Childrearing

It’s Stupid Not To Let Kids Open Presents At Their Own Birthday Party

By  | 

gift-opening-etiquette-kidsWhy, oh why, will this stupid trend of not allowing your child to open up their own presents at their own party not just die? Fellow parents, please, hear me now: this entire practice is idiocy, and you must stop it right now.

I remember the first time my daughter was invited to a “no presents party”. Of course, this was not a “don’t bring ANY presents” type of no presents party, this was a “here, just stick this gift straight in the back of my hulking Suburban” type of no presents party.

It was when my child was four, and the birthday girl was four, and the entire party was held at an indoor inflatable party center that smelled like Lysol, vomit, and feet, with just a soupçon of crushed Valium. My kid had spent an entire agonizing afternoon wandering up and down the toy aisle knowing that she couldn’t pick out something for herself, but rather, she had to take her friend’s personality and preferences into consideration and choose a present based on that.

Like me, my daughter loves gifting stuff. She will obsess over it, wrap it, rewrap it, and wait with bated breath while the giftee opens his or her present. So on this particular day, at this particular party, I could see how disappointed my kid was to toss her carefully wrapped present on top of a pile of other carefully wrapped presents before being ushered inside to eat cold pizza and jump on a blow up pirate ship that smelled like bunion cream until she threw up.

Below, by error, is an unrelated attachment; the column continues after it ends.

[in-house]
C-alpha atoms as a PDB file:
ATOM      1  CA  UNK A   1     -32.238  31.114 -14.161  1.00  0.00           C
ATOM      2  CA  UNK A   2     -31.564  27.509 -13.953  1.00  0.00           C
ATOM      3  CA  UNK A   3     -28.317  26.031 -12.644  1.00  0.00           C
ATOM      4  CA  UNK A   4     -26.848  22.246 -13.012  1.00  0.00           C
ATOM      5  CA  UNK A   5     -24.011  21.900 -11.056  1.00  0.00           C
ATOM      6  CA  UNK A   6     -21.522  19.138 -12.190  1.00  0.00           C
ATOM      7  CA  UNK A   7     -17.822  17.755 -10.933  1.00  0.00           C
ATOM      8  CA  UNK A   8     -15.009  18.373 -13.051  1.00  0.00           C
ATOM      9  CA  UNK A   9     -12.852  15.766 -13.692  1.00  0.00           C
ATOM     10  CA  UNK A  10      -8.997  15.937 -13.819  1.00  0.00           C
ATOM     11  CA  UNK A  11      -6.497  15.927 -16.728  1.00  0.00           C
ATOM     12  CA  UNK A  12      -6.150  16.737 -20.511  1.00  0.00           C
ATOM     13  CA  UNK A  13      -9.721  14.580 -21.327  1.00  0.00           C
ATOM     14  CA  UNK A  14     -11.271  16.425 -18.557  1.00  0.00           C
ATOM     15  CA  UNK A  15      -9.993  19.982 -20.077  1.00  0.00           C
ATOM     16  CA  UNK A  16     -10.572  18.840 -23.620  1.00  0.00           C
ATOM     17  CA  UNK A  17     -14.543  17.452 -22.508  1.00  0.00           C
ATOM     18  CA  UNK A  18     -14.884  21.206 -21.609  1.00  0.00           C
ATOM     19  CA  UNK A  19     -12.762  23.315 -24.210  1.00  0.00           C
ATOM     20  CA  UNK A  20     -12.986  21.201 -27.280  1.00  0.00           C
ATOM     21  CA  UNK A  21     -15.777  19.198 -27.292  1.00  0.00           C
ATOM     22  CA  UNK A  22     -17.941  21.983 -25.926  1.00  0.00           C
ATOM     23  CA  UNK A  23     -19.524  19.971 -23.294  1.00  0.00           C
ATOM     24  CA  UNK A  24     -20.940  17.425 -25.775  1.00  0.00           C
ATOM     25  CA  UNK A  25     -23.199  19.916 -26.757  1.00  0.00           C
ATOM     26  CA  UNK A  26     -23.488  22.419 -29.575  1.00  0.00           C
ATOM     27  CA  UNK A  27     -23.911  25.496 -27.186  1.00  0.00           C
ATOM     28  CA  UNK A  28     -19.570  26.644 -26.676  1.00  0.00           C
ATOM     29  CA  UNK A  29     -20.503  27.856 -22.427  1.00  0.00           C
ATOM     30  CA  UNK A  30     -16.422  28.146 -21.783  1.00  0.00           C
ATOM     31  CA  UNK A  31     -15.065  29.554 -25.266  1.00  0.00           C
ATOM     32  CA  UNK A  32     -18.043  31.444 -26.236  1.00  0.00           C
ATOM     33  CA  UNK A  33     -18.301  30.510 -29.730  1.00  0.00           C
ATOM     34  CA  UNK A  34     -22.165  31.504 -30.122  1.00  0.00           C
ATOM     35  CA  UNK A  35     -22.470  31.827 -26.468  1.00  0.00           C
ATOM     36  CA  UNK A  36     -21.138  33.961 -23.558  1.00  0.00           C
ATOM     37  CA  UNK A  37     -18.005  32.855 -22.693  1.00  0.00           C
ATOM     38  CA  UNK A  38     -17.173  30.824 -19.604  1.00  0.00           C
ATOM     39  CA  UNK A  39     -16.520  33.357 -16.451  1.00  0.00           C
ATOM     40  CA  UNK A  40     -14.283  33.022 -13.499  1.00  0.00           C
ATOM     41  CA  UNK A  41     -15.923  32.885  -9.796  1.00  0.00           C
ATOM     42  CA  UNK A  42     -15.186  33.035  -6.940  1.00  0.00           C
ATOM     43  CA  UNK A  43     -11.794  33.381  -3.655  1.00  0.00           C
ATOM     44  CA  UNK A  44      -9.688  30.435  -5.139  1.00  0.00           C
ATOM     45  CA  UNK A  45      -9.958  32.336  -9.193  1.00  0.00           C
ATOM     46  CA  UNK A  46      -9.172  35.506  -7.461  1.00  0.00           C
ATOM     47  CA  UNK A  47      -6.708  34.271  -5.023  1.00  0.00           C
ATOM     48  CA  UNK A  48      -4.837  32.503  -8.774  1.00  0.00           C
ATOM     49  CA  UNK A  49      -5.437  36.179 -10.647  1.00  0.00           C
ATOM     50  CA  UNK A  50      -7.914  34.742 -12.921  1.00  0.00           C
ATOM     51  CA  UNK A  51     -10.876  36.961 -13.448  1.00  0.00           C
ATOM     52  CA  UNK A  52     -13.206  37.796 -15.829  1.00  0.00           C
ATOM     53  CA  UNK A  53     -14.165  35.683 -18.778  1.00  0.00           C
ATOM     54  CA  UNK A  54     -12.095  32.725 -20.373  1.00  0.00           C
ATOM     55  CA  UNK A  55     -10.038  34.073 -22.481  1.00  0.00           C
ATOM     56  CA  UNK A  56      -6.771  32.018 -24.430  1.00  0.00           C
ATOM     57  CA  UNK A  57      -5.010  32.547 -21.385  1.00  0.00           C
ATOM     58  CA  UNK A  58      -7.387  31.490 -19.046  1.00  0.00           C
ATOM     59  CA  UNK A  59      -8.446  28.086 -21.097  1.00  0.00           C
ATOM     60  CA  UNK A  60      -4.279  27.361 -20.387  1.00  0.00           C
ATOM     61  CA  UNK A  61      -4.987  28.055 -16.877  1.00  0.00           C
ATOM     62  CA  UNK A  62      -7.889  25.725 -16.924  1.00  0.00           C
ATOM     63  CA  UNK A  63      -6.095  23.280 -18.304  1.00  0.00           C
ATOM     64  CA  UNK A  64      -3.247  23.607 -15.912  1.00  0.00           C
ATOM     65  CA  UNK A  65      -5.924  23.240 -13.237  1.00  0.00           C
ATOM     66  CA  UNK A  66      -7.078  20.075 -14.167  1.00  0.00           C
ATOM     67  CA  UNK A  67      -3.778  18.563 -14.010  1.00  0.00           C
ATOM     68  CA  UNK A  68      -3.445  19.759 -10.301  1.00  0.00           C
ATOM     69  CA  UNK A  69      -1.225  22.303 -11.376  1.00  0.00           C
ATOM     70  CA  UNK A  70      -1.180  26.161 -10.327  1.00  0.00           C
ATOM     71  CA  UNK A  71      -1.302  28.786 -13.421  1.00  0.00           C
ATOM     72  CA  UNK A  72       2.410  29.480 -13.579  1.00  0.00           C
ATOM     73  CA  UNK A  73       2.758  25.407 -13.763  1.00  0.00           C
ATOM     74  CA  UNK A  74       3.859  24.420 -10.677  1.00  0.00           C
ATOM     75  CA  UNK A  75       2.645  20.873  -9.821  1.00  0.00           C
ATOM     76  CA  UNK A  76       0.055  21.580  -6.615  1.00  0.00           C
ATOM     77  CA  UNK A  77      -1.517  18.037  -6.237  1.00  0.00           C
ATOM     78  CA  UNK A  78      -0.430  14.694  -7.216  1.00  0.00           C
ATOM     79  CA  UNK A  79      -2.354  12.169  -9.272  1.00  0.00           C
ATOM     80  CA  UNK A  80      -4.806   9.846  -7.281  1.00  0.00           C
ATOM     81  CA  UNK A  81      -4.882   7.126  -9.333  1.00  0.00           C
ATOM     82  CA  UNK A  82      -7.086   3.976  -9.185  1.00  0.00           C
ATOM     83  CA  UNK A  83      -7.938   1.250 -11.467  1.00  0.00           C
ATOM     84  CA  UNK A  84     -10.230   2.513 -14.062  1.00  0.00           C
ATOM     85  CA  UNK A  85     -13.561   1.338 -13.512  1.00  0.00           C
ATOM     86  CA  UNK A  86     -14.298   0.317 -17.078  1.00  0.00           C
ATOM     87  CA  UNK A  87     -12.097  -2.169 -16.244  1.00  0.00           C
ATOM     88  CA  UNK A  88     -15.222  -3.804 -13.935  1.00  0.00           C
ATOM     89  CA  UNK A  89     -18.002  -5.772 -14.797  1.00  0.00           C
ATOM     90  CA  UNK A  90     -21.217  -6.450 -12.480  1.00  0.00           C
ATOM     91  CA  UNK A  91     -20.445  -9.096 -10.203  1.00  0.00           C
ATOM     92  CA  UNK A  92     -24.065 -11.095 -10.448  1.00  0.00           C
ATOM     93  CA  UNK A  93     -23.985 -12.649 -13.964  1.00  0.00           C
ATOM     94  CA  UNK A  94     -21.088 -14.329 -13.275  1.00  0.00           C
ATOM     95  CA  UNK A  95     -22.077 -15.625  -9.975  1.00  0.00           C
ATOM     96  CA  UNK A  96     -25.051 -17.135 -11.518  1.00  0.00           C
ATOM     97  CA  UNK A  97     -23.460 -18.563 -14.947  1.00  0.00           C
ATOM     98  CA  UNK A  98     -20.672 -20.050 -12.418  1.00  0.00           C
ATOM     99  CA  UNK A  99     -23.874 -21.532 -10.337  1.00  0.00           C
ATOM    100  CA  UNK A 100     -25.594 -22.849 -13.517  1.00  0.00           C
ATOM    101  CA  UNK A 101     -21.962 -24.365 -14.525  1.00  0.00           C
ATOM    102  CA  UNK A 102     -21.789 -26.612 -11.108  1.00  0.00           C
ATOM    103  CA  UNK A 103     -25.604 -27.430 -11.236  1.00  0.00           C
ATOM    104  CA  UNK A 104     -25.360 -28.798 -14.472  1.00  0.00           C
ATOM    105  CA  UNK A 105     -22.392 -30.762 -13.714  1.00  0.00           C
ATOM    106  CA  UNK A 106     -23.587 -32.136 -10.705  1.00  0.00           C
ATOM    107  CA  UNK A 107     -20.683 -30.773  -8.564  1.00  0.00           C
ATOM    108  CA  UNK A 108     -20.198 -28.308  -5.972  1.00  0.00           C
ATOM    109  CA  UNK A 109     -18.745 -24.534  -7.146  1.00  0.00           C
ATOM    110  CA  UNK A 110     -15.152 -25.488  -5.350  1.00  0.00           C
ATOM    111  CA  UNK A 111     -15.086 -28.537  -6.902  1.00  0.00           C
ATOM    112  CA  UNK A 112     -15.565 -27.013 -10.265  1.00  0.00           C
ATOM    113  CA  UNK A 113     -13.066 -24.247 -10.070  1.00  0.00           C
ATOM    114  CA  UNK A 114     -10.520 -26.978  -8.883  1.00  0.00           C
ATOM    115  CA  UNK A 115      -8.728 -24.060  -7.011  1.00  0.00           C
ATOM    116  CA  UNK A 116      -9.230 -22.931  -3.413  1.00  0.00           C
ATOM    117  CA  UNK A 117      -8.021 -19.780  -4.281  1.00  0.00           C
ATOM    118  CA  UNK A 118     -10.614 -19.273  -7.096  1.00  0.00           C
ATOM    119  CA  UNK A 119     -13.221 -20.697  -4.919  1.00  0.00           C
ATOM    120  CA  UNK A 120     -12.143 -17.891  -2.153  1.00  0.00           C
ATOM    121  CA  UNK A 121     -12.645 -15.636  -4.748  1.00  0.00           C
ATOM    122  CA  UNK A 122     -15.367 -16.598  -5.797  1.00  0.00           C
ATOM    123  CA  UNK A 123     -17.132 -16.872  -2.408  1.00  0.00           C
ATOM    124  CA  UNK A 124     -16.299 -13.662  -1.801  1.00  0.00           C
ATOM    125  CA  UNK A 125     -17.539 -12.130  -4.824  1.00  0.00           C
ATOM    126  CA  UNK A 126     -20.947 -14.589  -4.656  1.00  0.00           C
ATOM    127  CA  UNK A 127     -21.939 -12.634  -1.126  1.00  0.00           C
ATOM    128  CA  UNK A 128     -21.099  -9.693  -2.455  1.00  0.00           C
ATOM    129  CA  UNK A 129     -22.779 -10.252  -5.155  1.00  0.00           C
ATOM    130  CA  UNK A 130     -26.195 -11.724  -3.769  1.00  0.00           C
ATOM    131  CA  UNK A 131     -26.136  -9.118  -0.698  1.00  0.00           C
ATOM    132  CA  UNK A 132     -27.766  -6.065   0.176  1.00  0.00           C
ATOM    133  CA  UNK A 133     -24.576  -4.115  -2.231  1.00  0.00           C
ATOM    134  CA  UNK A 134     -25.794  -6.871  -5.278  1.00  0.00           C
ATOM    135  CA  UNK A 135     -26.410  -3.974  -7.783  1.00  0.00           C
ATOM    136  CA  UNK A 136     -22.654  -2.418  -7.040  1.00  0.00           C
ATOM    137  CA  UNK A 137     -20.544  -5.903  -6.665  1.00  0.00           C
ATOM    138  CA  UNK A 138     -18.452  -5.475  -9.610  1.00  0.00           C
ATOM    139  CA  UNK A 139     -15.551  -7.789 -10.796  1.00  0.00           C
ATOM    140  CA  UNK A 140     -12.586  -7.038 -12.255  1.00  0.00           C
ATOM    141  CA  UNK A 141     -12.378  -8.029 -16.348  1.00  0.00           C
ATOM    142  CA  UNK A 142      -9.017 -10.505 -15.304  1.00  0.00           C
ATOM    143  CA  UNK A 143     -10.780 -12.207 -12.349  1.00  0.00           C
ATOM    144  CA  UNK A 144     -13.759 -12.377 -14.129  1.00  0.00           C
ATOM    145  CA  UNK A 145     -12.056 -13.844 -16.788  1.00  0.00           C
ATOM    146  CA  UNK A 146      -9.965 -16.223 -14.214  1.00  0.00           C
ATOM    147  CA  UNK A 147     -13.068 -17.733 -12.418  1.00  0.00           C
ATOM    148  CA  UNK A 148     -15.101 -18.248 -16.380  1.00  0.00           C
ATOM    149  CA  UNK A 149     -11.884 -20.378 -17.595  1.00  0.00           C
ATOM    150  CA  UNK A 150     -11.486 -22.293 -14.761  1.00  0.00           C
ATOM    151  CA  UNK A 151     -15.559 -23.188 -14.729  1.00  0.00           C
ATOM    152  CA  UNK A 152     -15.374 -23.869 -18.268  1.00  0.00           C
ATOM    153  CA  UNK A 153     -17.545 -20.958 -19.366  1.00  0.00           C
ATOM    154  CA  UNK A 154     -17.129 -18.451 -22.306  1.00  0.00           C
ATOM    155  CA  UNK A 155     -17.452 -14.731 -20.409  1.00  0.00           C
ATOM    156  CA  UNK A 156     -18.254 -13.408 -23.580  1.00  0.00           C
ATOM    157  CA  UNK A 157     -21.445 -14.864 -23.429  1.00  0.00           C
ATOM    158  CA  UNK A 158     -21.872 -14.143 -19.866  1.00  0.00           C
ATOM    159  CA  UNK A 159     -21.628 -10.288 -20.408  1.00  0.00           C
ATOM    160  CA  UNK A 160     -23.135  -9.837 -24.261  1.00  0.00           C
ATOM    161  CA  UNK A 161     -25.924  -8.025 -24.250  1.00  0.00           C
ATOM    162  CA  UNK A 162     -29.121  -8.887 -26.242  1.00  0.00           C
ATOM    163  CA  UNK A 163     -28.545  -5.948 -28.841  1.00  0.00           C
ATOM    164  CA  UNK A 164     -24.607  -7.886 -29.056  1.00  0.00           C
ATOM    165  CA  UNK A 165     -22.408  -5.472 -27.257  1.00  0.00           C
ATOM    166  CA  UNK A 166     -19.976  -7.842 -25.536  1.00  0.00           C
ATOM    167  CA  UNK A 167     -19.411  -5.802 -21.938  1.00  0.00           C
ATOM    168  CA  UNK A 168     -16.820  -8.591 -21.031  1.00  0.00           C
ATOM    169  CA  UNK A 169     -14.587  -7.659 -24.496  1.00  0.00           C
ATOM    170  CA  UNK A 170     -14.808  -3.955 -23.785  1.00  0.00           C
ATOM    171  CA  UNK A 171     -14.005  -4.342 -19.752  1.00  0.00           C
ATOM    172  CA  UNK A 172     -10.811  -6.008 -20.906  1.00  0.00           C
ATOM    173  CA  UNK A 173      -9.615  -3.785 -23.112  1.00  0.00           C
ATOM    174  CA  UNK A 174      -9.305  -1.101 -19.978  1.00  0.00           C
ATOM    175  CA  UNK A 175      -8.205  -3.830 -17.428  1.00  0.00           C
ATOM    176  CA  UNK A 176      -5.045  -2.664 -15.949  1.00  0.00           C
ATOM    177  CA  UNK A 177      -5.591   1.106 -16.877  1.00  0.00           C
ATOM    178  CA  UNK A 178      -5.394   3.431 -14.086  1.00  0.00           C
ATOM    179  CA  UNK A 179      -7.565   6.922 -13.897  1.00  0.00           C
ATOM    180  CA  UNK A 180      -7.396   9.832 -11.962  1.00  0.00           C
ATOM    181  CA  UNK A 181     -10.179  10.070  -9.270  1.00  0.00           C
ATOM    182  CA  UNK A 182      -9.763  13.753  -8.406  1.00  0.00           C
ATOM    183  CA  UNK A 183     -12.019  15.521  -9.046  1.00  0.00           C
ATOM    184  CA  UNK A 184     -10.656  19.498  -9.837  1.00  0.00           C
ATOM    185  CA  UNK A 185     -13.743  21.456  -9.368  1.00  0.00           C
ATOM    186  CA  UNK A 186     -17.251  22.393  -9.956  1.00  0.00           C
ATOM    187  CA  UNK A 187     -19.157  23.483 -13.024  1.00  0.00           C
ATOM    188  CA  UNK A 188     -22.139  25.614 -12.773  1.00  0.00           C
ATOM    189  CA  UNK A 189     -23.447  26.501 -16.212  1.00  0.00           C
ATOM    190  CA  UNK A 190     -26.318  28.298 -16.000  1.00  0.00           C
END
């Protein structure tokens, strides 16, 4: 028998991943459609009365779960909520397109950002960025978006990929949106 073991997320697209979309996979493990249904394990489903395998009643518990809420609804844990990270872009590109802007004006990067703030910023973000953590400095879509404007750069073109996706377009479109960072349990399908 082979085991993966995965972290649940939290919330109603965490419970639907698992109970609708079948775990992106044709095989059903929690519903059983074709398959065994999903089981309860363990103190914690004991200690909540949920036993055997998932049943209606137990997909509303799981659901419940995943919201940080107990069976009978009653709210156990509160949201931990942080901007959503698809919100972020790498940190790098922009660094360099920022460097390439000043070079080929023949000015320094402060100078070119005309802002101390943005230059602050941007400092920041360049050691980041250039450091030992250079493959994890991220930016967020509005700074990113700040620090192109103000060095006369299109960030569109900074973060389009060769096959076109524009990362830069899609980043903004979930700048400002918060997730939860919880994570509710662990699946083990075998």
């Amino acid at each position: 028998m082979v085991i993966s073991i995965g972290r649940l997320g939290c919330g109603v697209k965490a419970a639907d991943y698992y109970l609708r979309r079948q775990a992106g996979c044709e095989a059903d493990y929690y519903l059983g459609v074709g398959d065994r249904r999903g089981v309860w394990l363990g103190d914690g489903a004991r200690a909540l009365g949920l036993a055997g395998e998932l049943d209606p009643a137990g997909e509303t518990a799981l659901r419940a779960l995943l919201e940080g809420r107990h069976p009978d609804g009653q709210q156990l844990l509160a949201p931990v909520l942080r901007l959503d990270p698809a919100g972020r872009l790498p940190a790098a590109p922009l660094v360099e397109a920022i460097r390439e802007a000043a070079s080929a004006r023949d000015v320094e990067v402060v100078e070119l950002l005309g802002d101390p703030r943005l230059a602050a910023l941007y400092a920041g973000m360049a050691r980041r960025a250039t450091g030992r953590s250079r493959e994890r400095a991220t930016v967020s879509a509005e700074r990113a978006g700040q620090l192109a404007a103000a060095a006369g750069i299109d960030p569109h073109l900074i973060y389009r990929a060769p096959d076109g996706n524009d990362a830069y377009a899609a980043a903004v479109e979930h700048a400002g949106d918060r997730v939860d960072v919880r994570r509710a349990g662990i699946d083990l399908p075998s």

“Can I give this to her?” My kid asked the hostess.

“No, sweetie, we open our presents at home.” All of this spoken very slowly as if to a hard of hearing but above average intelligence gorilla, instead of a four-year-old.

Intrigued, I had to know why, so I asked with all of the tact and grace of a four-year-old, “But WHY?”

The answers she gave me are ones that I have heard over and over since then: the kids will get bored, the kids will get jealous, there could be duplicates, what if my daughter doesn’t like a present she just got?

I just can’t. And the fact that this practice has continued even now, with seven-year-olds? My husband won’t let me go to these dumb things without sunglasses on because of the eyeroll I reserve solely for this idiotic display of self-indulgence and idiocy.

It goes without saying that I let my kid open her presents at her own dumb party. I understand that people will do this with groups of toddlers to avoid bite wounds and meltdowns, something I guess I can understand, even if I can’t relate. I never put anyone except for other adults through the hollow charade of a toddler birthday party, so I never had to worry about it. But with school-aged kids?

I really don’t care if your kid is bored. After destroying the inside of my home and seeing if ice cream cake will flush down my toilet because you forgot to teach them how to act at a friend’s house, they sure could use some down time. I don’t care if they’re jealous. The one day you have as a kid to maybe be treated a little extra-special is your birthday. Naturally, that’s going to make another kid jealous. Do what I do and teach your child to push that feeling deep down inside of them and let it fester.

Oh wait, just kidding. What I meant was: teach them not to be a horrible monster and they’ll be fine.

As far as my kid’s reaction to duplicate presents or ones she doesn’t like? Let me worry about that. I taught her how to not suck at being a human being, so I promise it won’t be a problem.

(Image: Blend Images/Shutterstock)